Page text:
Sep 2, 2011
Graphene makes field emission devices flexible and more efficient
Two-dimensional graphene exhibits strong electrical and mechanical stability under high bending deformation, and combining vertically aligned metallic nanowires (NWs) with graphene is expected to enable various flexible devices. Recently, nitrogen-doped carbon nanotubes and ZnO NWs have been grown on reduced graphene. However, most of the previous methods are based on high-temperature processing, and the growth of vertically aligned metallic NWs on graphene has not been demonstrated before.
Researchers from Seoul National University and the Samsung Advanced Institute of Technology, which are both located in Korea, have developed a simple but efficient low-temperature route to prepare metallic NW-graphene (MN-G) hybrid nanostructures for flexible field emission devices.
In the method, a graphene layer is transferred onto an anodic alumina oxide template and vertically aligned gold (Au) NWs are grown on the graphene surface via electrodeposition. This process allows MN-G hybrid nanostructures including various metallic NWs to be prepared with a controlled length and diameter. Also, the technique avoids any high-temperature steps or unconventional lithography procedures, which implies that it can be applied onto versatile substrates including soft materials.
Highly bendable devices
To fabricate completely flexible field emission devices, the MN-G hybrid nanostructures and another graphene layer on a PDMS substrate are configured as a cathode and an anode, respectively. These bendable components allow highly flexible field emission devices to be produced, which enable operation under highly bent conditions.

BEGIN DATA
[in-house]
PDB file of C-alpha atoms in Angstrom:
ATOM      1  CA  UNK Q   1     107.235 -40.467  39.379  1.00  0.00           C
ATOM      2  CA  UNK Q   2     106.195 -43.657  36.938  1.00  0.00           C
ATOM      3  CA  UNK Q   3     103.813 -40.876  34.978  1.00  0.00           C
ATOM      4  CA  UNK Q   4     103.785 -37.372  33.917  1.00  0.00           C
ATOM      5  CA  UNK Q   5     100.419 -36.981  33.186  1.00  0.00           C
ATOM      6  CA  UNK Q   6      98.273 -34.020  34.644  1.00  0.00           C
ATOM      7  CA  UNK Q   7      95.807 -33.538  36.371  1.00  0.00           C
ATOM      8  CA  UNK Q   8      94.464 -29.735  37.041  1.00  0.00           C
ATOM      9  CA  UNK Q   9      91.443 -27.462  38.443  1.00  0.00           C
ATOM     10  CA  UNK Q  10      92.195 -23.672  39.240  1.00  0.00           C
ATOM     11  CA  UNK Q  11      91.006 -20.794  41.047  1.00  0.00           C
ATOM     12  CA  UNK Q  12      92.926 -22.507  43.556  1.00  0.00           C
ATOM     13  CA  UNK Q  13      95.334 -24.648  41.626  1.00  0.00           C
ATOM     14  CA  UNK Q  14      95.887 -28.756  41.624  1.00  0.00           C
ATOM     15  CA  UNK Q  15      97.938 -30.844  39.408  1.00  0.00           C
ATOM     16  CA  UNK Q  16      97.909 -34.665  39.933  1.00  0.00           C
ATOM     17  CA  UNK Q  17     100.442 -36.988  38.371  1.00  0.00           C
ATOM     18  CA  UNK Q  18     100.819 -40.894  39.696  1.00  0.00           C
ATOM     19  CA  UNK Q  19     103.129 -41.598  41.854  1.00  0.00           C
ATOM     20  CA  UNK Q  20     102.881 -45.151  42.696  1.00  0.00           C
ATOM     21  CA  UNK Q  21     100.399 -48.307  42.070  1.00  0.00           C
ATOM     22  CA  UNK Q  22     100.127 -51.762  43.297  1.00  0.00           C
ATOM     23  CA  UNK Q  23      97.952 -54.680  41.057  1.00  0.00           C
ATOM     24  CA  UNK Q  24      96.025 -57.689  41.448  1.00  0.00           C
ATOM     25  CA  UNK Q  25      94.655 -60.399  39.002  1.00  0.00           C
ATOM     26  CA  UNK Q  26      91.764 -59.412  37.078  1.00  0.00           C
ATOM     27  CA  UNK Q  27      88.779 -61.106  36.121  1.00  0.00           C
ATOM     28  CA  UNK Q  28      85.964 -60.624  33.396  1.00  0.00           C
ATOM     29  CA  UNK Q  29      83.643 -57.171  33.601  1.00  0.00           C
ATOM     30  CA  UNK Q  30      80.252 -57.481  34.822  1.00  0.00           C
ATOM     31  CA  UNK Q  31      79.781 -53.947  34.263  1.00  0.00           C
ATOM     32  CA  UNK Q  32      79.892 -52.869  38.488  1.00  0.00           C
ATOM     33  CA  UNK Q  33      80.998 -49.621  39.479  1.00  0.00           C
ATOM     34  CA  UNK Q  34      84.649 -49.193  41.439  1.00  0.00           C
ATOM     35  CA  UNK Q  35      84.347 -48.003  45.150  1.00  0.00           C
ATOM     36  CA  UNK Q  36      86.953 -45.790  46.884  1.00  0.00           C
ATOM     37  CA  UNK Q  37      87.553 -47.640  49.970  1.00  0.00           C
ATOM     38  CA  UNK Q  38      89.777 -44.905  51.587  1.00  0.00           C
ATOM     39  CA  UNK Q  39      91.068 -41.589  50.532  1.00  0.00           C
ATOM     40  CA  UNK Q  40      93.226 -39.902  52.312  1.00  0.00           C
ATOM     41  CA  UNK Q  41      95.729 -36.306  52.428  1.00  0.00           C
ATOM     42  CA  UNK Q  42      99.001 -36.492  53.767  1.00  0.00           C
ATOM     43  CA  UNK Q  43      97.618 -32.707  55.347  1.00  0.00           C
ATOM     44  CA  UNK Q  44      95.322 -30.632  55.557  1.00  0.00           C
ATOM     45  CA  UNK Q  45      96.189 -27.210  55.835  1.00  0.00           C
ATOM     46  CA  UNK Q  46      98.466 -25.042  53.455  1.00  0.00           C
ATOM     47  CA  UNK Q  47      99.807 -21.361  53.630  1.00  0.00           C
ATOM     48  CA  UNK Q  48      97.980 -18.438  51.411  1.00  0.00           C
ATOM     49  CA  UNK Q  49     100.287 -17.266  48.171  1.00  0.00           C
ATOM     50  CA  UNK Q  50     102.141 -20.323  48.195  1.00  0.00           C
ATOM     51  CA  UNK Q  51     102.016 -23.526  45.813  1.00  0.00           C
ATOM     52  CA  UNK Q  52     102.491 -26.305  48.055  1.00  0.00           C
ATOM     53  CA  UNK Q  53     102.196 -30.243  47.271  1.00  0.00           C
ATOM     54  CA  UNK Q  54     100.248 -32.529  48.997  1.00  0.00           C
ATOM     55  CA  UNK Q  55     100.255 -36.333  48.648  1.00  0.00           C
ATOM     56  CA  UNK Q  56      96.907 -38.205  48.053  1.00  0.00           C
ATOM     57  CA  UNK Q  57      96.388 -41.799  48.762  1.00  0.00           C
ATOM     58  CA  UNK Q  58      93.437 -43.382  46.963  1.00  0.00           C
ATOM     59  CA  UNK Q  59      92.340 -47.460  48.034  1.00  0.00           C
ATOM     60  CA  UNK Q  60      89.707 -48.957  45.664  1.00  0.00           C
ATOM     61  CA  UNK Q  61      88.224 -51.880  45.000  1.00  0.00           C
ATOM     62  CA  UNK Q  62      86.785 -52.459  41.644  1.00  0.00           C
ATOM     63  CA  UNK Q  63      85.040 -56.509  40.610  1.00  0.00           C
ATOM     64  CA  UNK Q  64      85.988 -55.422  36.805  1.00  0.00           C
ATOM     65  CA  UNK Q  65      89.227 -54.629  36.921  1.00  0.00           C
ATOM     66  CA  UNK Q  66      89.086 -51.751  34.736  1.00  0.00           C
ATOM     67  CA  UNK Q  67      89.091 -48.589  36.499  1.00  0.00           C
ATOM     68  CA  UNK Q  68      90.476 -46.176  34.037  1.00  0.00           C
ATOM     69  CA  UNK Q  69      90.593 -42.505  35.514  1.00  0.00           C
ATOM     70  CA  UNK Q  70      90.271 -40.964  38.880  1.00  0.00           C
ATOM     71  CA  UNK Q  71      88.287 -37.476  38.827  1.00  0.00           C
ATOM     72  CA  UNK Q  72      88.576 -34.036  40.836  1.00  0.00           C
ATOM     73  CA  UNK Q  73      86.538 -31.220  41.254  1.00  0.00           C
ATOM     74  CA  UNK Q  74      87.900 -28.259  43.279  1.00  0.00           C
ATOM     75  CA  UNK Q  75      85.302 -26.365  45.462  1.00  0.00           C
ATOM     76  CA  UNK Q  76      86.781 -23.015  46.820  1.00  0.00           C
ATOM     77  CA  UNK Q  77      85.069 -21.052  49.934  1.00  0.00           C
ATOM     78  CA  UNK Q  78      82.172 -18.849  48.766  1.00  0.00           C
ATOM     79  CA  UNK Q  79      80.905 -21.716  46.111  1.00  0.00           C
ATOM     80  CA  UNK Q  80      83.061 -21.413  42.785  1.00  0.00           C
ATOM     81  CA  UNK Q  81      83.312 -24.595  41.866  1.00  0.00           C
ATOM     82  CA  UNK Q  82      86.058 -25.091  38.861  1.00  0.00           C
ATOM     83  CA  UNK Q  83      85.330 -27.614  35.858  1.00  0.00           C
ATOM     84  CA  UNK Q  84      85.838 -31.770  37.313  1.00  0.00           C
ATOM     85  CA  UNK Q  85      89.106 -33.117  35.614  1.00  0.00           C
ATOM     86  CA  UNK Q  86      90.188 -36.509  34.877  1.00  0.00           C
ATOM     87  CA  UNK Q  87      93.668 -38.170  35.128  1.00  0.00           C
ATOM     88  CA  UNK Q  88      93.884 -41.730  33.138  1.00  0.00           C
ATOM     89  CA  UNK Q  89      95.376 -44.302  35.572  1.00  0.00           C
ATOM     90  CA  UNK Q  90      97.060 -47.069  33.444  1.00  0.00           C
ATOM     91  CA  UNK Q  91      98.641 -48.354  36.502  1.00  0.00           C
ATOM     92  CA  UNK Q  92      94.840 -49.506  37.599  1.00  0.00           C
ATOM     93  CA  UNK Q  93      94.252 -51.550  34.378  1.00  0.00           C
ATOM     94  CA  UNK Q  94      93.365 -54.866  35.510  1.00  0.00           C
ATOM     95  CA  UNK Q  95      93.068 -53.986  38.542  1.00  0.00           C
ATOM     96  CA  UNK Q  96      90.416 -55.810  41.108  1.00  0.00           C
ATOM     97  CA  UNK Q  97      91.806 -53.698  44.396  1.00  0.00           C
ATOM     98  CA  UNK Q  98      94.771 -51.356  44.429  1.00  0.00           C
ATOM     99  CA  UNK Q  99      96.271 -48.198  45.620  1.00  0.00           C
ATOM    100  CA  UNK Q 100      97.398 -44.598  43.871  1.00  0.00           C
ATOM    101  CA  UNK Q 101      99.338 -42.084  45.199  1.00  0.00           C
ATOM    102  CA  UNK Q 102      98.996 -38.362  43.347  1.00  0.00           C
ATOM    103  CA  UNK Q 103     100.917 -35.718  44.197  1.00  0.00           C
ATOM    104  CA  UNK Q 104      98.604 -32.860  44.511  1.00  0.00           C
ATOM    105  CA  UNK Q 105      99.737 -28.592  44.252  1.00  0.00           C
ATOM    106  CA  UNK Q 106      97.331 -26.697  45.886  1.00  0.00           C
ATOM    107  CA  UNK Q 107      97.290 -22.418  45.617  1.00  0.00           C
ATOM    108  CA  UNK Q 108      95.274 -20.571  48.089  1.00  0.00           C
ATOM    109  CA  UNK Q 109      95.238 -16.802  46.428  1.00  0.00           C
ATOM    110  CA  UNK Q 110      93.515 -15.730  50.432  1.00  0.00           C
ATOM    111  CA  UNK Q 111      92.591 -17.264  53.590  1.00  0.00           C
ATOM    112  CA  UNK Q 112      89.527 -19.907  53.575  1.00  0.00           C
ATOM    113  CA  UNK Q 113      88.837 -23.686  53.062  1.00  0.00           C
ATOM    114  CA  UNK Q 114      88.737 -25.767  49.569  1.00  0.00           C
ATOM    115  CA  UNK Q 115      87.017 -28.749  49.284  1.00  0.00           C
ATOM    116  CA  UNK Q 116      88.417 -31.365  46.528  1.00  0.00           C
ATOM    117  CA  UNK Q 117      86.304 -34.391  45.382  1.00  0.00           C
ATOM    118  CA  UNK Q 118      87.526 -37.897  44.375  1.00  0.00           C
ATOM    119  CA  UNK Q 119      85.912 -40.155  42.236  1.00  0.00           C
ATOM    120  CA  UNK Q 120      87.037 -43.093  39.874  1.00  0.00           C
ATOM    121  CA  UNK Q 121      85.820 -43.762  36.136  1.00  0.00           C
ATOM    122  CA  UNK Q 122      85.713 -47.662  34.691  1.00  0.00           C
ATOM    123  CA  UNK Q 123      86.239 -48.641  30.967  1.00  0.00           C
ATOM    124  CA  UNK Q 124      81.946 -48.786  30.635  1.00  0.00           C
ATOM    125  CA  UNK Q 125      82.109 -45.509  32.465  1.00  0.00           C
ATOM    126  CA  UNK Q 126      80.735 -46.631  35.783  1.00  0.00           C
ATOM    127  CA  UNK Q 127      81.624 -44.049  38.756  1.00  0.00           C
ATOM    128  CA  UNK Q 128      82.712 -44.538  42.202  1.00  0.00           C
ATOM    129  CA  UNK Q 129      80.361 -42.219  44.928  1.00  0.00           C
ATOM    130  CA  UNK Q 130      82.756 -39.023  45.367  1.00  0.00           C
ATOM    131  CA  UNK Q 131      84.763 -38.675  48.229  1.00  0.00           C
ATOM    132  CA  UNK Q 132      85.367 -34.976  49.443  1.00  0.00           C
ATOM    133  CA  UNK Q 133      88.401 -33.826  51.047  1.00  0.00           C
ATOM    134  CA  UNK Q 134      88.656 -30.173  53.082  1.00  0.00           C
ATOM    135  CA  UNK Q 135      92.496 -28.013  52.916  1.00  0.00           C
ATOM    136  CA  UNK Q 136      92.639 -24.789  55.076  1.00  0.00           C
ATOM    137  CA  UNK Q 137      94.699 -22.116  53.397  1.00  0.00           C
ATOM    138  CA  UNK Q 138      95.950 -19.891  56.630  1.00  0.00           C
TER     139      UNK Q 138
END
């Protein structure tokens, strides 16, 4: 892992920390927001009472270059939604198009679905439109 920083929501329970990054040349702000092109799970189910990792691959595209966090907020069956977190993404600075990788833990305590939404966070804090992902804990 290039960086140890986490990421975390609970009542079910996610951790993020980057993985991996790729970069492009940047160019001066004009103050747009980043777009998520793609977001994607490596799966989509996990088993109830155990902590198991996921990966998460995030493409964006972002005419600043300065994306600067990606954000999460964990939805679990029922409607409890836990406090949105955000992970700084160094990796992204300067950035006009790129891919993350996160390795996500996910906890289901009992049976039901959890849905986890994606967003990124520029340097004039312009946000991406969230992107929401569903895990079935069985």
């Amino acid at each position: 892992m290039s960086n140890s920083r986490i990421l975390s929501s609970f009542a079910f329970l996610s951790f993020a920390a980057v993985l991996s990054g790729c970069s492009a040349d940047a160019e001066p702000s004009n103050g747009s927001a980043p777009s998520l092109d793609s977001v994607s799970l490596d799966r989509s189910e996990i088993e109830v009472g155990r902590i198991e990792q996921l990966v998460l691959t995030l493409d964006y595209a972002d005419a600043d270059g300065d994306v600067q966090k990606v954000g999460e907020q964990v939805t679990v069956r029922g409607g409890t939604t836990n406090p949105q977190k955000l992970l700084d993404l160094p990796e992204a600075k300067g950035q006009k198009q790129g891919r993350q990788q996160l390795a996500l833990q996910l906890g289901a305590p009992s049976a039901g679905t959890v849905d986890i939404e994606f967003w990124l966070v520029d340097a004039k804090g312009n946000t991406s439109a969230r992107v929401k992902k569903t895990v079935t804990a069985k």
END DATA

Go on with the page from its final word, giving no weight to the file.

As shown in the image, the flexible field emission devices exhibit a high emission current density and stable field emission currents even when bent to a radius of curvature of 25 mm. The results indicate that the device forms a stable NW-graphene junction under the bent conditions and that the contact resistance between graphene and NWs was very low. Since the graphene sample does not have any insulating oxide layer on its surface, we can expect a good electrical contact with metallic NWs.
This new strategy for fabricating flexible MN-G hybrid nanostructures suits a number of applications such as bio-chemical sensors, field emission devices, pressure sensors and battery electrodes.
More details can be found in the journal Nanotechnology.
About the author
This study was conducted by research teams based in the Department of Physics and Astronomy at Seoul National University and from the Samsung Advanced Institute of Technology, South Korea. Prof. S Hong is a professor in the Department of Physics and Astronomy and the Department of Biophysics and Chemical Biology at the Seoul National University. His research has been focused on hybrid nano-devices such as hybrid nanoelectronics, nano-biosensors and biomotor-nanowire hybrid nanomechanics. H Kwang is a PhD student in the interdisciplinary Nano-Science and Technology program at the Seoul National University. M Arif is a masters student in the Department of Physics and Astronomy at Seoul National University. David H Seo is a Research Engineer at the Samsung Advanced Institute of Technology. Prof. S Seo is a professor in the Department of Physics at the Sejong University, South Korea. Prof. J Jian is a professor in the Department of Physics at the Xinjiang University, China.